When enquired about the mechanic's approach to hiring and training, he confirmed that knowledge of computers and software are absolutely a must-have for his employees today.
In addition to keeping up with day-to-day responsibilities and deliverables, we need to start including research and learning as part and parcel of our regular working behaviors.
The author claims that anything less–such as attempting to stay in one’s comfort zones or sticking to tried and true or routine systems and software–risks being left behind the ever sweeping wave of innovation and technology.
Therefore, I wish to ask all Slashdot readers, how prepared are you to face the future?
Taco Cowboy writes: De Beers' ad slogan "A diamond is forever" may need some upgrading for someone has created a quantum computer inside a diamond
A team that includes scientists from USC has built a quantum computer in a diamond, in order to protect it against "decoherence" — noise that prevents the computer from functioning properly
The team's diamond quantum computer system featured two quantum bits (called "qubits"), made of subatomic particles
Like all diamonds, the diamond used by the researchers has impurities — things other than carbon. The more impurities in a diamond, the less attractive it is as a piece of jewelry, because it makes the crystal appear cloudy. The team, however, utilized the impurities themselves.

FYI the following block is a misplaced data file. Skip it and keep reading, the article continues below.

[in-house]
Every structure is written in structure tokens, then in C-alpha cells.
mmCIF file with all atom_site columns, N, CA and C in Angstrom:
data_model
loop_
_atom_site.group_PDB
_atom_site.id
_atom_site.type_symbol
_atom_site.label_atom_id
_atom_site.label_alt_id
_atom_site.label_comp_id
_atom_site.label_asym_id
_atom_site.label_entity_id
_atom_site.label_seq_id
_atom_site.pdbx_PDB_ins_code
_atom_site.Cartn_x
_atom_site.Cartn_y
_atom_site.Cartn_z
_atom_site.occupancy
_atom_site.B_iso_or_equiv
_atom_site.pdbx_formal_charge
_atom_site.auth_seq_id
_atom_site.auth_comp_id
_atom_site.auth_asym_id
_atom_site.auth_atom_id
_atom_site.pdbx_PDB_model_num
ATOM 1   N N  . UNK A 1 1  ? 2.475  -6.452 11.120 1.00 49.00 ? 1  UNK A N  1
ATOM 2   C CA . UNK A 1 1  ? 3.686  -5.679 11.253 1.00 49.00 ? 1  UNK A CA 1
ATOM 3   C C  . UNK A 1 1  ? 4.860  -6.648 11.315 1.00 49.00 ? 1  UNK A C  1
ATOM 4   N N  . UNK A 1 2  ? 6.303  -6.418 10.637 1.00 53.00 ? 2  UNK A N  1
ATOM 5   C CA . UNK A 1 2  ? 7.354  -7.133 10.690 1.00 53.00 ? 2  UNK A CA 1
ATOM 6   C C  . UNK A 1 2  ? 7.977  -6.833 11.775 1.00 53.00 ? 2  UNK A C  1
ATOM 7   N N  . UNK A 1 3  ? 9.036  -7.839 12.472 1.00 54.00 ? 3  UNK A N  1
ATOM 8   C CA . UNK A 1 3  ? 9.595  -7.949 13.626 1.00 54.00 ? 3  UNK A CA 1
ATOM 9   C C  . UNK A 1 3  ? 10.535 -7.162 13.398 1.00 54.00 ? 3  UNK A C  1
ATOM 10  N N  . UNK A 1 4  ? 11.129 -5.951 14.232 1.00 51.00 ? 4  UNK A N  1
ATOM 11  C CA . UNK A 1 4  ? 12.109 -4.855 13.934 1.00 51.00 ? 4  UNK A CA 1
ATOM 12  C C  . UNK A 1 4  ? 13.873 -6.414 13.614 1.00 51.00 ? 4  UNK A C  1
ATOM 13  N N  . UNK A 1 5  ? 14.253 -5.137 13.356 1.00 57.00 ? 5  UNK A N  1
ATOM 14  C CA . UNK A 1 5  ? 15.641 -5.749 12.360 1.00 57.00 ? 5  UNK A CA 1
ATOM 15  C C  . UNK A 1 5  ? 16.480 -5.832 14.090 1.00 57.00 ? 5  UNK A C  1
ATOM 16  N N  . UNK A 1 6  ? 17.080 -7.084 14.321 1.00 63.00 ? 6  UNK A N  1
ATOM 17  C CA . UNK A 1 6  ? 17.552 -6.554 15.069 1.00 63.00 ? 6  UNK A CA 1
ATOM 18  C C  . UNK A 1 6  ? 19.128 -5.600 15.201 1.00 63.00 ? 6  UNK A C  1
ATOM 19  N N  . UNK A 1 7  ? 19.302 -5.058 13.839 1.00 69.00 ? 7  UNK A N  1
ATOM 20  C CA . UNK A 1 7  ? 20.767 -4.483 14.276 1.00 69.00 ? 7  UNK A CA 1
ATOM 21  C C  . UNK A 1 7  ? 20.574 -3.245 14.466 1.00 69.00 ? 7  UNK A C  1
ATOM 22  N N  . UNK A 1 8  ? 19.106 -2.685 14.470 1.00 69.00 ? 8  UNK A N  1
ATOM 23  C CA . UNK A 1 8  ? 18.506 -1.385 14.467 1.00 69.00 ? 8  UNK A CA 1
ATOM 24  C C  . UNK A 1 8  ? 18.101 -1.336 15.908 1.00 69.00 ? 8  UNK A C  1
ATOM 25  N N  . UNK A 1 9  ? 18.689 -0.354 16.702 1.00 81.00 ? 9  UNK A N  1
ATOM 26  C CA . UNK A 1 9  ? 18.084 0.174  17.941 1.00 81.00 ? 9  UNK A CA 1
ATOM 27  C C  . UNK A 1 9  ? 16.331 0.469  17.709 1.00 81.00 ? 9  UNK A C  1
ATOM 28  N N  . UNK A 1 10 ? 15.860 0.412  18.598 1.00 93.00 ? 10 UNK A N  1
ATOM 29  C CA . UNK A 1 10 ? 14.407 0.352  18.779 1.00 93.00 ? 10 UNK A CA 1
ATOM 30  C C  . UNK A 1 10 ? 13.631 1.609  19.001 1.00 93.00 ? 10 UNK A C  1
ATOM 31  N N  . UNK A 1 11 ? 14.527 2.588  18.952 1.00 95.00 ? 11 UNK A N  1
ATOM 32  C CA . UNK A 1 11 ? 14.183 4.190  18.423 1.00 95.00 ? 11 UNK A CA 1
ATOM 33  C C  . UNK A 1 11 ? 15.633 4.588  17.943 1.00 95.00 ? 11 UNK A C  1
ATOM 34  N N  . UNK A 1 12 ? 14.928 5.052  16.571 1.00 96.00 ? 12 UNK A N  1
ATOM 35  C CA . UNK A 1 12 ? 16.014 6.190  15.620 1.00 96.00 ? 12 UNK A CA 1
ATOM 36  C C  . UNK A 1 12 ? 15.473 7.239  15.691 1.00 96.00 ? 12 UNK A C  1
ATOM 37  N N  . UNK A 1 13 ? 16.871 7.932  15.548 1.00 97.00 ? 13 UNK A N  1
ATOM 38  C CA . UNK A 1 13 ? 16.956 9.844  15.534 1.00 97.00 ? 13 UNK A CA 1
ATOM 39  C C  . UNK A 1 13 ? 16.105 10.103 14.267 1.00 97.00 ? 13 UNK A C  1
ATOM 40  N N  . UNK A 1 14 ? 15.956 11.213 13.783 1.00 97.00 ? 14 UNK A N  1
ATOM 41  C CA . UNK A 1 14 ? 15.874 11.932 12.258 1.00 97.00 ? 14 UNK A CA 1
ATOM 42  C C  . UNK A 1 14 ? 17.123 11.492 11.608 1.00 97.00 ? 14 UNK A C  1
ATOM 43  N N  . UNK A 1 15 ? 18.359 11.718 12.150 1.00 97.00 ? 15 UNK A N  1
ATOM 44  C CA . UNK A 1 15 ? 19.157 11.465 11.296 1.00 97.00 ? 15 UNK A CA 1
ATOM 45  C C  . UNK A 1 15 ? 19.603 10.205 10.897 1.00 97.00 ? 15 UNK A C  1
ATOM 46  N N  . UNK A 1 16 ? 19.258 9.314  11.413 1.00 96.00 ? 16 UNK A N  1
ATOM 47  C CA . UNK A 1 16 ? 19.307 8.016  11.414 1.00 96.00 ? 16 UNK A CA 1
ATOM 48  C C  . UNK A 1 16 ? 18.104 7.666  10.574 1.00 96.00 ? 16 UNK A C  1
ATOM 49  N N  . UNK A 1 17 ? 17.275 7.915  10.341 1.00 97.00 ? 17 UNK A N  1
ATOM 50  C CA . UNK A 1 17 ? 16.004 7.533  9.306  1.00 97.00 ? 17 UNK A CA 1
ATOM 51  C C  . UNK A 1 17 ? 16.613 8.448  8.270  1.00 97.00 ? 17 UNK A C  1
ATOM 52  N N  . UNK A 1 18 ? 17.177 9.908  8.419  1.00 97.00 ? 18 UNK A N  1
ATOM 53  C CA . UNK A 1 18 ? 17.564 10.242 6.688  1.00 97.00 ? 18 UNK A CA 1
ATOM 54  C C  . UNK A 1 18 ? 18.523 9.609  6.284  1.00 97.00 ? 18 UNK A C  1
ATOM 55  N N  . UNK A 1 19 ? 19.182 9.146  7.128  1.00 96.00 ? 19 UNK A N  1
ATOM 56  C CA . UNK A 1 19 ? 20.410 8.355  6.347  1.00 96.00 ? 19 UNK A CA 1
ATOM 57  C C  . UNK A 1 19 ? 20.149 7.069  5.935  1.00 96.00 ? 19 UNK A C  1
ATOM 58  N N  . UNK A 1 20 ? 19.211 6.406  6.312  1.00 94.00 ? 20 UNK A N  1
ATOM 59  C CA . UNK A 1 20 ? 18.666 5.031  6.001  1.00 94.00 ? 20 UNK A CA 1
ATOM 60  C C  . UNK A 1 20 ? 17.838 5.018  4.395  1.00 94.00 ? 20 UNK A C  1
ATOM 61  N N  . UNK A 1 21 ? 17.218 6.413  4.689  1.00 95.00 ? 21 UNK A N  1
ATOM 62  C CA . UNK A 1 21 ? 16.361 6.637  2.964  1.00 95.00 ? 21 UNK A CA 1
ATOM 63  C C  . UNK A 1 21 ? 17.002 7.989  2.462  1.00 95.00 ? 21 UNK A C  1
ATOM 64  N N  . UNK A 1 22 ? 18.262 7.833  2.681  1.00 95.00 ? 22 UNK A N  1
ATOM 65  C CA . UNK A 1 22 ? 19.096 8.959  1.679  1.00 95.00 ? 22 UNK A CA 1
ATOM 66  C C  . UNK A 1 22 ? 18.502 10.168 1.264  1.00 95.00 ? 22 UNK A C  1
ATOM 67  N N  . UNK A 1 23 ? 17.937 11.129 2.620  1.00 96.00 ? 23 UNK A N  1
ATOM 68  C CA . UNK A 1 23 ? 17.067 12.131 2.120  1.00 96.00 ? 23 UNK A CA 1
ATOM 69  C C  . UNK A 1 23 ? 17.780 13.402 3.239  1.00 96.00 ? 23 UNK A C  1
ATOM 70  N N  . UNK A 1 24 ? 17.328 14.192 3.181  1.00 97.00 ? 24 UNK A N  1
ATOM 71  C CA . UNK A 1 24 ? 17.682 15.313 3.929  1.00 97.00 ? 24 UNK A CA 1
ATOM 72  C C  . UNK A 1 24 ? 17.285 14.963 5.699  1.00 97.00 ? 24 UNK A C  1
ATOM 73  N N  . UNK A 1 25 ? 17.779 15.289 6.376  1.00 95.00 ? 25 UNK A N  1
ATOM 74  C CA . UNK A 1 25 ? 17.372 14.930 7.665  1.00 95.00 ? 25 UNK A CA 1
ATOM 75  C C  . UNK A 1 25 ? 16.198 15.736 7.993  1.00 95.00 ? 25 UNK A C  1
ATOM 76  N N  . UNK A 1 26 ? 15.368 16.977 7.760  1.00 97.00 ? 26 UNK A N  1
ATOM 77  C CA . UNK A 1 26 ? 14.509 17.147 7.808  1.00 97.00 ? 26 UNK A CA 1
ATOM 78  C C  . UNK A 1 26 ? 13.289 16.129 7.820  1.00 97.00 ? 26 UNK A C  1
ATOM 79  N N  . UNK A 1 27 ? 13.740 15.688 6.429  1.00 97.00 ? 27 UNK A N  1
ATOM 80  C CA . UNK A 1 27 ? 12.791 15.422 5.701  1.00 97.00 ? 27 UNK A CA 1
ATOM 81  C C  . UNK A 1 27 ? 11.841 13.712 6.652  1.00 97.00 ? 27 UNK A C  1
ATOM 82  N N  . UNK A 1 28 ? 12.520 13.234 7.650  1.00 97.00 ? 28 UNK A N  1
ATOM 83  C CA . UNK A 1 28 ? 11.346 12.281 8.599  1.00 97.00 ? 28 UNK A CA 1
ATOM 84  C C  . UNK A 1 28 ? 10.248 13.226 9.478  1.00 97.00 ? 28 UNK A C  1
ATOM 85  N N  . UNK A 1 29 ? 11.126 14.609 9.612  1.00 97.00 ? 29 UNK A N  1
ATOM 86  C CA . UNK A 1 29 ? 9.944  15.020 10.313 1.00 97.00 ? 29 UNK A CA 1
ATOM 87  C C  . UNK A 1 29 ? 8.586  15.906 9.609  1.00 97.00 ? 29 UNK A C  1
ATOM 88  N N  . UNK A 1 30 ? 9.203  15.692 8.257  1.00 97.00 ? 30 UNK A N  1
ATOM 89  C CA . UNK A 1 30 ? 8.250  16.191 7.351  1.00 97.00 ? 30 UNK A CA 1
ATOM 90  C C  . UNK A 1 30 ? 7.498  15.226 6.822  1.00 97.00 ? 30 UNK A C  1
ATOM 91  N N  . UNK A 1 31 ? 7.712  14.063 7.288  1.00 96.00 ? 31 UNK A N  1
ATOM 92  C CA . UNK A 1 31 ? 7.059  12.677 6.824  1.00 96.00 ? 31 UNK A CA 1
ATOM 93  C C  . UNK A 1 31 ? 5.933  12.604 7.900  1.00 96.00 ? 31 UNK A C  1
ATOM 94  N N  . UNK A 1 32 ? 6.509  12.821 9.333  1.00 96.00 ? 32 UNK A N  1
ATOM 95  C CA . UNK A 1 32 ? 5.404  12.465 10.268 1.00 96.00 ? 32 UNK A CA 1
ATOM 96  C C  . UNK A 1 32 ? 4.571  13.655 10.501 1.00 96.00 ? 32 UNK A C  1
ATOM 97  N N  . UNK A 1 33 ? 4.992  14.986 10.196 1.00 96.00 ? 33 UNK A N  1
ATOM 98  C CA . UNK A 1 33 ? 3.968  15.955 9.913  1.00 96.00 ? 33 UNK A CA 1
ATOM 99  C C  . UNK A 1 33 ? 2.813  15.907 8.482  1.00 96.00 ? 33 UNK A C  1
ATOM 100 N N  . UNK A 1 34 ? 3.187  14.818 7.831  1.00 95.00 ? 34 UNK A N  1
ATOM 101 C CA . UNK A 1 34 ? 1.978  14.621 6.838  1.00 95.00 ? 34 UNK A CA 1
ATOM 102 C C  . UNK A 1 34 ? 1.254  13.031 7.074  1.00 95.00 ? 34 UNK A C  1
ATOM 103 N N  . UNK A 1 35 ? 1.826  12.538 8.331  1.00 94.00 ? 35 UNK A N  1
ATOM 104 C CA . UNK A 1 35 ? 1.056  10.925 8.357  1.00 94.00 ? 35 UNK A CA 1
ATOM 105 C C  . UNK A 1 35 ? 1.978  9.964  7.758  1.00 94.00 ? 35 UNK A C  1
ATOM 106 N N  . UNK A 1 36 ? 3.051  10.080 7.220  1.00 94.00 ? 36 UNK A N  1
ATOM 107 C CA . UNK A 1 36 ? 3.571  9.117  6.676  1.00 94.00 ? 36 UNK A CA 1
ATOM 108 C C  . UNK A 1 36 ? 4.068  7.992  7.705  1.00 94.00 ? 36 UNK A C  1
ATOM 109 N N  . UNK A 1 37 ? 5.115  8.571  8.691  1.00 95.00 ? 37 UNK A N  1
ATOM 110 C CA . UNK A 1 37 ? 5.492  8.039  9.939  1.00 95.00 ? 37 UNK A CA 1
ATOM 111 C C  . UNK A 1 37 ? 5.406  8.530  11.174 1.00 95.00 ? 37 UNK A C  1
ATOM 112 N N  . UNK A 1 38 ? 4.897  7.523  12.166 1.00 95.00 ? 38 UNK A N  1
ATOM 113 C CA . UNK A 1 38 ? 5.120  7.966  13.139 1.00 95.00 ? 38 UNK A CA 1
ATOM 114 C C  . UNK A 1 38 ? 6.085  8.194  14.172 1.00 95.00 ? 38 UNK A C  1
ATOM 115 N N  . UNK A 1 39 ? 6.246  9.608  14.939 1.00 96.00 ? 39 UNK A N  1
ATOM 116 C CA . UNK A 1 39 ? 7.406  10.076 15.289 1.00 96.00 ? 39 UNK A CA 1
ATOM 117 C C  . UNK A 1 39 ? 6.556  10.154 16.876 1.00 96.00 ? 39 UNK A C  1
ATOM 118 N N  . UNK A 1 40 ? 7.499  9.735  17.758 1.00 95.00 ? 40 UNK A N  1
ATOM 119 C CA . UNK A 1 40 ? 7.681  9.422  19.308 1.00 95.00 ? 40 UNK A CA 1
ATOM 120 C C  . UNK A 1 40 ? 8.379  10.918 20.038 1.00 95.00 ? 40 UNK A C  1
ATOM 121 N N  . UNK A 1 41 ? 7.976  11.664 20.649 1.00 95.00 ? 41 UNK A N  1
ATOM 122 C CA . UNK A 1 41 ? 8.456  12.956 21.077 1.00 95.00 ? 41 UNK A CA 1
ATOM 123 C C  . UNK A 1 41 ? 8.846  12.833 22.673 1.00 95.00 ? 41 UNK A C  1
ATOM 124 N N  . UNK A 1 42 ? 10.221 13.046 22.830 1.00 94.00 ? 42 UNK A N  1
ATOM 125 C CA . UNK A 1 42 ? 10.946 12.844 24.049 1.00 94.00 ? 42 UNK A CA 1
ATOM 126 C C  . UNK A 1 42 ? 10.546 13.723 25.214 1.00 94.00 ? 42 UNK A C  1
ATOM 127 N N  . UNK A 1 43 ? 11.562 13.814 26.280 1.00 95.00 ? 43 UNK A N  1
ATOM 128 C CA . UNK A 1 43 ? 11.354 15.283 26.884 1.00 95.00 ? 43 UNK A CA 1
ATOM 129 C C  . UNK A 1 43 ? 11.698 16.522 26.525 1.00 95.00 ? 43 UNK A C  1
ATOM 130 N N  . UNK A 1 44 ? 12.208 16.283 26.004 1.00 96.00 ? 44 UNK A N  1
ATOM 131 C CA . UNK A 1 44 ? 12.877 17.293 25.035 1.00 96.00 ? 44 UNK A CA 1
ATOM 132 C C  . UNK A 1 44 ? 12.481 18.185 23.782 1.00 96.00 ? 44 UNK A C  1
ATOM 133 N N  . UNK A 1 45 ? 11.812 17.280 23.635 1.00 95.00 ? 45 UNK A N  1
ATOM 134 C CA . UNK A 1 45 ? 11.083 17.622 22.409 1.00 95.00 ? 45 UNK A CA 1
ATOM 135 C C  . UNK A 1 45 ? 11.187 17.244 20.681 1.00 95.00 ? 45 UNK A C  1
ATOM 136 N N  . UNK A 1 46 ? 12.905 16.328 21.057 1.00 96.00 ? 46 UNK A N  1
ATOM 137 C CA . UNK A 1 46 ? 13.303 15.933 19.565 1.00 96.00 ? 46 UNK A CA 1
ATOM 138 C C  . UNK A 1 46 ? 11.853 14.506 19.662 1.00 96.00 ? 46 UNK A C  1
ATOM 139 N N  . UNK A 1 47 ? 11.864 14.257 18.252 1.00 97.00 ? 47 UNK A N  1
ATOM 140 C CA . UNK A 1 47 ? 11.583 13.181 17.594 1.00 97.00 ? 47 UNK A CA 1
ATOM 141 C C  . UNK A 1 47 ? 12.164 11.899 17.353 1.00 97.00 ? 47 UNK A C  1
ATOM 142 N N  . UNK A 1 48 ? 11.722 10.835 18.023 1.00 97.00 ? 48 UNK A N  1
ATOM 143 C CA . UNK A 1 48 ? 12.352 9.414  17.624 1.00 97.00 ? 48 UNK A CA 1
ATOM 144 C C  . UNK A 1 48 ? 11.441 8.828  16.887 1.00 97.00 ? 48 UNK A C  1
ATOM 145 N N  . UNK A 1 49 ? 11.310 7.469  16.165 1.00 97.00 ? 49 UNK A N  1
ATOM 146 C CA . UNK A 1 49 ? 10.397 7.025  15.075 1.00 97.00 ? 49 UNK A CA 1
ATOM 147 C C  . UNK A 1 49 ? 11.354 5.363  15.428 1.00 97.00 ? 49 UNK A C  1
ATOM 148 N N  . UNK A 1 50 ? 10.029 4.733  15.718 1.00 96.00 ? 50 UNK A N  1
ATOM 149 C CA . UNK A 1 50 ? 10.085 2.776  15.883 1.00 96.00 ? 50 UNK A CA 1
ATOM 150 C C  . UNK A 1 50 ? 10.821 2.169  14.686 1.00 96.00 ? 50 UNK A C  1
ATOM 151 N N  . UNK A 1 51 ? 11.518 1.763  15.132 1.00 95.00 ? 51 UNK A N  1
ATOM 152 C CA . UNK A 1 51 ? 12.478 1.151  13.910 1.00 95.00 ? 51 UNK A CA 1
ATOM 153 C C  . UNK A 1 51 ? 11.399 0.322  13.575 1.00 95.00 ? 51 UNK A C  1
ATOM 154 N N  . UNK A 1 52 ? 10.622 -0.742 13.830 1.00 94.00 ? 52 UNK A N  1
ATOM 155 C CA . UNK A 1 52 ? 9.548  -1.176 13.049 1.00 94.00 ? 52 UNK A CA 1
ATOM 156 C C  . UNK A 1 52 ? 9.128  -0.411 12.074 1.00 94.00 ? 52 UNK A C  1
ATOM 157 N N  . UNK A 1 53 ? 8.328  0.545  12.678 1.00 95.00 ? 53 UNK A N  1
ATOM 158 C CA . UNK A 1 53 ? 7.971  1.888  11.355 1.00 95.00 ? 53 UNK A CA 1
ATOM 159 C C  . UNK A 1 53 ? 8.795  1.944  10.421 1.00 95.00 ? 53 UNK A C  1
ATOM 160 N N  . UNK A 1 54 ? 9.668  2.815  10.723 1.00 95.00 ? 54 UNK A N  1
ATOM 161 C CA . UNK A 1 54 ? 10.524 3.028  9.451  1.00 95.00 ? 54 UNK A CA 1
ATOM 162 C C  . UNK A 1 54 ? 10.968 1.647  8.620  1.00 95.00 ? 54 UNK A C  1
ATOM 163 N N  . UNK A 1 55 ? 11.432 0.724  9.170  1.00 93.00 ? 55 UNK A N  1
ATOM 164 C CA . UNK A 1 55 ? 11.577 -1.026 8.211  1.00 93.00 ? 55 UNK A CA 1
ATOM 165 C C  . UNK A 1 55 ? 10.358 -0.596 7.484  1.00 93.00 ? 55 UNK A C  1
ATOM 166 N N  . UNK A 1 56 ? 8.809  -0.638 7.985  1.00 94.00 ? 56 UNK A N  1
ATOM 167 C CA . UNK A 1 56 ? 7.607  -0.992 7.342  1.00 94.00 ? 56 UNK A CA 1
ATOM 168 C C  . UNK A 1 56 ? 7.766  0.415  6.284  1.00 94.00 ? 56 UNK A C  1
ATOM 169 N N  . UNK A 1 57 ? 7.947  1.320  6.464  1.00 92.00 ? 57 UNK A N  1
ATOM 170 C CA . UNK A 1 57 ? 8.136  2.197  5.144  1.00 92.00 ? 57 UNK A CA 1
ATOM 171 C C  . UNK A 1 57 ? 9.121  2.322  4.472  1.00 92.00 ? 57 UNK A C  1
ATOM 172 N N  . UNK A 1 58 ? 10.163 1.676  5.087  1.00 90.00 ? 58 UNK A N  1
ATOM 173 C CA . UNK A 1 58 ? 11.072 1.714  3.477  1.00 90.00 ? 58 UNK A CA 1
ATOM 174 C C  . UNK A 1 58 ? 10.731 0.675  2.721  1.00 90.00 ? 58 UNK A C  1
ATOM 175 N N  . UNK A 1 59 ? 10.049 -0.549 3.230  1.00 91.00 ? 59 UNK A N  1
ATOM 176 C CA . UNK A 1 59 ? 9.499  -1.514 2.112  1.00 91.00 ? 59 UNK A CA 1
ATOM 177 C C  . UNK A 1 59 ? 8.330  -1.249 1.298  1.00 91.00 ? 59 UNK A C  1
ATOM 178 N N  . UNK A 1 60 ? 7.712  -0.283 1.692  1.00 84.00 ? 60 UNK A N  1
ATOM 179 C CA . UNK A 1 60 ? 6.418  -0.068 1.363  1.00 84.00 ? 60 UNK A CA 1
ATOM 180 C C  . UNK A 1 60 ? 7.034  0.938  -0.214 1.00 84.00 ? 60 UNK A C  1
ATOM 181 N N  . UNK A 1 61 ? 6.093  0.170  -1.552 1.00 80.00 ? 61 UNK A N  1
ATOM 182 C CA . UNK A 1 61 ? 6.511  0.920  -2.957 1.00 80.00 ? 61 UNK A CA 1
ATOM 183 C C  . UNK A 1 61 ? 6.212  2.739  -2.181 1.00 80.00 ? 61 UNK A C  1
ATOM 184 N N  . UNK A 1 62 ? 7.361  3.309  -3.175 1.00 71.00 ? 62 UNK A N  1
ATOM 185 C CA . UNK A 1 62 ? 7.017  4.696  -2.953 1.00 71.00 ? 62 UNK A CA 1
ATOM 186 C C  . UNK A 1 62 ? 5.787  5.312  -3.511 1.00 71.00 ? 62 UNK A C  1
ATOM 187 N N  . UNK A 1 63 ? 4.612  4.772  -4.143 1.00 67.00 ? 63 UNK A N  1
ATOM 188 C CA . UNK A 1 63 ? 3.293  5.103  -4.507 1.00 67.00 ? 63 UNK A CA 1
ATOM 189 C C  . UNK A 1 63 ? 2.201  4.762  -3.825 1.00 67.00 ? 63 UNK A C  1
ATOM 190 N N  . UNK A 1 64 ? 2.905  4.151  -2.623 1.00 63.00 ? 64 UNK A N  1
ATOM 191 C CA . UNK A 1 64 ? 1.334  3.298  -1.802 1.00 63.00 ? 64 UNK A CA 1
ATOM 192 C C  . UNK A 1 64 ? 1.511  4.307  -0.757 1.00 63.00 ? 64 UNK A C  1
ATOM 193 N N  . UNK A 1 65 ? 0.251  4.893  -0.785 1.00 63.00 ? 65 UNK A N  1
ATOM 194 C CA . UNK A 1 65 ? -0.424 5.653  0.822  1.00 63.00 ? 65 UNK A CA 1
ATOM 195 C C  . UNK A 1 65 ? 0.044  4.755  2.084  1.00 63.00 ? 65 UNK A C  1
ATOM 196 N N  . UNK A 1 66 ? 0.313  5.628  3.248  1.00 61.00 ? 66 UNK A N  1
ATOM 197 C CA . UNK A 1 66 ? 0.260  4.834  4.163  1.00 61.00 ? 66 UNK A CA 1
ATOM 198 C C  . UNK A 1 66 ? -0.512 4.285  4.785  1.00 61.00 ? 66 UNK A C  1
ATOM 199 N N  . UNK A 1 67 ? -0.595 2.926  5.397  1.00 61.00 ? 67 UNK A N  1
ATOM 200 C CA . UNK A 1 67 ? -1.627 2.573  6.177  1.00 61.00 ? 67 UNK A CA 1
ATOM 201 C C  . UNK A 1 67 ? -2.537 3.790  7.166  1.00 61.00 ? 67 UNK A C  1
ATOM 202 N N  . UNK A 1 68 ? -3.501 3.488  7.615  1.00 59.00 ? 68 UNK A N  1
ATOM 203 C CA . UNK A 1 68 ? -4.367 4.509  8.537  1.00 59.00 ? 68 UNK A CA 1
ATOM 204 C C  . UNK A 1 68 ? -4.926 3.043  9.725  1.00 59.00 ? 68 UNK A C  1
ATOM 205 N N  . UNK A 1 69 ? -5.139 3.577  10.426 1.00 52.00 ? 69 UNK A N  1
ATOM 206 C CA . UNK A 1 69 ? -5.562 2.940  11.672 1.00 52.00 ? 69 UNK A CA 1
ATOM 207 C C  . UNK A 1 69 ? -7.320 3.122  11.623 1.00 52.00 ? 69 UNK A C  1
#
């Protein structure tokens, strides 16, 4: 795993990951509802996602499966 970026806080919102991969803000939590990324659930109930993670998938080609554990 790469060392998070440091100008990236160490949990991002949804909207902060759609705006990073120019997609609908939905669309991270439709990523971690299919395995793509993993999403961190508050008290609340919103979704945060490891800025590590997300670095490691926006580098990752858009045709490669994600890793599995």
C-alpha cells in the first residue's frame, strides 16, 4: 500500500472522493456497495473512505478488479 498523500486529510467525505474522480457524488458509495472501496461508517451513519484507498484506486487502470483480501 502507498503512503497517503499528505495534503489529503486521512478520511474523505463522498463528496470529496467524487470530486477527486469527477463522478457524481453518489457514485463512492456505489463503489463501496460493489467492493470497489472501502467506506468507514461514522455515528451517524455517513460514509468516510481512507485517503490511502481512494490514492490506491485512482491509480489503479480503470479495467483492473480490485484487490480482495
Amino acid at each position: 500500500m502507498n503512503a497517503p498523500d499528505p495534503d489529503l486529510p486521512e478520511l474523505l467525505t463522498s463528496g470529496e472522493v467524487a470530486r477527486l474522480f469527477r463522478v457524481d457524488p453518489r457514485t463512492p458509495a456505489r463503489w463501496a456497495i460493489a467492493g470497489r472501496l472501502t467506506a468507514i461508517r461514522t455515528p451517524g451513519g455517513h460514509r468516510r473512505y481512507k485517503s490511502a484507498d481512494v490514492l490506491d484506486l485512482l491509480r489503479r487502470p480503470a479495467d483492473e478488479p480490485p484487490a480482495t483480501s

A rogue nitrogen nucleus became the first qubit. In a second flaw sat an electron, which became the second qubit. To put it more accurately, the "spin" of each of these subatomic particles was used as the qubit.
Taco Cowboy writes: LED lighting are generally considered as efficient, but typical LEDs on the market today only have internal quantum efficiency of 30-40%.
Meaning: For every watt of power pumped into the LED, only 30%-40% turns into light, while the rest (60%-70%) becomes heat.
And because of that, LED light manufacturers had to attach all kinds of heat sink to draw away all those excess heat.
A new LED material has been found to transform 90% of the power that it received into light.
NGK Insulators Ltd developed what it claims is a gallium nitride (GaN) wafer capable of doubling the luminous efficiency of LED light source.
The new GaN wafer can realize twice as high a luminous efficiency as existing LED light sources (200lm/W). And it can reduce power consumption by 50%, and in the meantime, extend the product life of the LED device, by reducing heat generation and reduce the sizes of lighting apparatuses, the company said.
Taco Cowboy writes: Four new species of brilliantly hued freshwater river crabs have been identified, Christine Dell’Amore reported in National Geographic News.